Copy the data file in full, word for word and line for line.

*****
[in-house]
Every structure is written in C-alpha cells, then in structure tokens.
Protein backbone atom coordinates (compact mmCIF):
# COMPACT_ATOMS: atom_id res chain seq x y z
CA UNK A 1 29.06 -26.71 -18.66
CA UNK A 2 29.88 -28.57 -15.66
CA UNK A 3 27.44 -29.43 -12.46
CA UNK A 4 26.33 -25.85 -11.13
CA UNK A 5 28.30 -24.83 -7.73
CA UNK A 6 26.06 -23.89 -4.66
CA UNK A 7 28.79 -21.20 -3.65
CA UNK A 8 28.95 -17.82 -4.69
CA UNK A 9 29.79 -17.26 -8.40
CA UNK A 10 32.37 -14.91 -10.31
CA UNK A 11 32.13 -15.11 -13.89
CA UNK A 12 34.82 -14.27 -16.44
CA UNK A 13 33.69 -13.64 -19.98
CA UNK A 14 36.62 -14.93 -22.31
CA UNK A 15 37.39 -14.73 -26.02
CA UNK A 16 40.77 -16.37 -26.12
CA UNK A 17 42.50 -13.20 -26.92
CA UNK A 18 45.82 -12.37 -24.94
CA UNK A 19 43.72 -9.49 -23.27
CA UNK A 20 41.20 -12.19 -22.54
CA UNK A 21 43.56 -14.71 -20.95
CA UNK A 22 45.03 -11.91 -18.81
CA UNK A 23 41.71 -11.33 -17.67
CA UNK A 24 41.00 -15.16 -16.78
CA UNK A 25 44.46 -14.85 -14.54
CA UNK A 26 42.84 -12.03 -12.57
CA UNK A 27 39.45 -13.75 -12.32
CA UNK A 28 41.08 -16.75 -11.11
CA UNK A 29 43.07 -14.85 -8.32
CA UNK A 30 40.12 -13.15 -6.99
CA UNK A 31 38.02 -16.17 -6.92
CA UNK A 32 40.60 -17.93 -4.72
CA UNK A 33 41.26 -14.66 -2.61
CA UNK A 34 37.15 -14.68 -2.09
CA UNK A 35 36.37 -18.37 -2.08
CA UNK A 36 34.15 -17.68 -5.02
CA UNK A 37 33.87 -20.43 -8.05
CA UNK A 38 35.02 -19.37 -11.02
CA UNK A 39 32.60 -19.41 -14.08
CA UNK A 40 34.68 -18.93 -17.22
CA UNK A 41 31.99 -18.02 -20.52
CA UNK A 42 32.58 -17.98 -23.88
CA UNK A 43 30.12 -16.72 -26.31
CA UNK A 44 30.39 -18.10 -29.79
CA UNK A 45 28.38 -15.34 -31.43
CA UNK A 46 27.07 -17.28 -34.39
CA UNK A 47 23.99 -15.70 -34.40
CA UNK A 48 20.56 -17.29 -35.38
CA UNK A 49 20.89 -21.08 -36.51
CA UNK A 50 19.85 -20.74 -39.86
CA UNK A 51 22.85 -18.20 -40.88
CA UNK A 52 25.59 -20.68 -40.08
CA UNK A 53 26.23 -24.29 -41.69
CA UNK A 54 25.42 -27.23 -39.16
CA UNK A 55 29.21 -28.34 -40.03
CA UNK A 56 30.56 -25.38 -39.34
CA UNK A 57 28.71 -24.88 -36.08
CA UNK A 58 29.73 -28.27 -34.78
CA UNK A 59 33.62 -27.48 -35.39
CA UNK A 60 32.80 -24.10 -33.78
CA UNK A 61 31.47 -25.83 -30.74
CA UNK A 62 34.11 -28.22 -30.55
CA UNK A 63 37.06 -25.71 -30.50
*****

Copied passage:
[in-house]
Every structure is written in C-alpha cells, then in structure tokens.
Protein backbone atom coordinates (compact mmCIF):
# COMPACT_ATOMS: atom_id res chain seq x y z
CA UNK A 1 29.06 -26.71 -18.66
CA UNK A 2 29.88 -28.57 -15.66
CA UNK A 3 27.44 -29.43 -12.46
CA UNK A 4 26.33 -25.85 -11.13
CA UNK A 5 28.30 -24.83 -7.73
CA UNK A 6 26.06 -23.89 -4.66
CA UNK A 7 28.79 -21.20 -3.65
CA UNK A 8 28.95 -17.82 -4.69
CA UNK A 9 29.79 -17.26 -8.40
CA UNK A 10 32.37 -14.91 -10.31
CA UNK A 11 32.13 -15.11 -13.89
CA UNK A 12 34.82 -14.27 -16.44
CA UNK A 13 33.69 -13.64 -19.98
CA UNK A 14 36.62 -14.93 -22.31
CA UNK A 15 37.39 -14.73 -26.02
CA UNK A 16 40.77 -16.37 -26.12
CA UNK A 17 42.50 -13.20 -26.92
CA UNK A 18 45.82 -12.37 -24.94
CA UNK A 19 43.72 -9.49 -23.27
CA UNK A 20 41.20 -12.19 -22.54
CA UNK A 21 43.56 -14.71 -20.95
CA UNK A 22 45.03 -11.91 -18.81
CA UNK A 23 41.71 -11.33 -17.67
CA UNK A 24 41.00 -15.16 -16.78
CA UNK A 25 44.46 -14.85 -14.54
CA UNK A 26 42.84 -12.03 -12.57
CA UNK A 27 39.45 -13.75 -12.32
CA UNK A 28 41.08 -16.75 -11.11
CA UNK A 29 43.07 -14.85 -8.32
CA UNK A 30 40.12 -13.15 -6.99
CA UNK A 31 38.02 -16.17 -6.92
CA UNK A 32 40.60 -17.93 -4.72
CA UNK A 33 41.26 -14.66 -2.61
CA UNK A 34 37.15 -14.68 -2.09
CA UNK A 35 36.37 -18.37 -2.08
CA UNK A 36 34.15 -17.68 -5.02
CA UNK A 37 33.87 -20.43 -8.05
CA UNK A 38 35.02 -19.37 -11.02
CA UNK A 39 32.60 -19.41 -14.08
CA UNK A 40 34.68 -18.93 -17.22
CA UNK A 41 31.99 -18.02 -20.52
CA UNK A 42 32.58 -17.98 -23.88
CA UNK A 43 30.12 -16.72 -26.31
CA UNK A 44 30.39 -18.10 -29.79
CA UNK A 45 28.38 -15.34 -31.43
CA UNK A 46 27.07 -17.28 -34.39
CA UNK A 47 23.99 -15.70 -34.40
CA UNK A 48 20.56 -17.29 -35.38
CA UNK A 49 20.89 -21.08 -36.51
CA UNK A 50 19.85 -20.74 -39.86
CA UNK A 51 22.85 -18.20 -40.88
CA UNK A 52 25.59 -20.68 -40.08
CA UNK A 53 26.23 -24.29 -41.69
CA UNK A 54 25.42 -27.23 -39.16
CA UNK A 55 29.21 -28.34 -40.03
CA UNK A 56 30.56 -25.38 -39.34
CA UNK A 57 28.71 -24.88 -36.08
CA UNK A 58 29.73 -28.27 -34.78
CA UNK A 59 33.62 -27.48 -35.39
CA UNK A 60 32.80 -24.10 -33.78
CA UNK A 61 31.47 -25.83 -30.74
CA UNK A 62 34.11 -28.22 -30.55
CA UNK A 63 37.06 -25.71 -30.50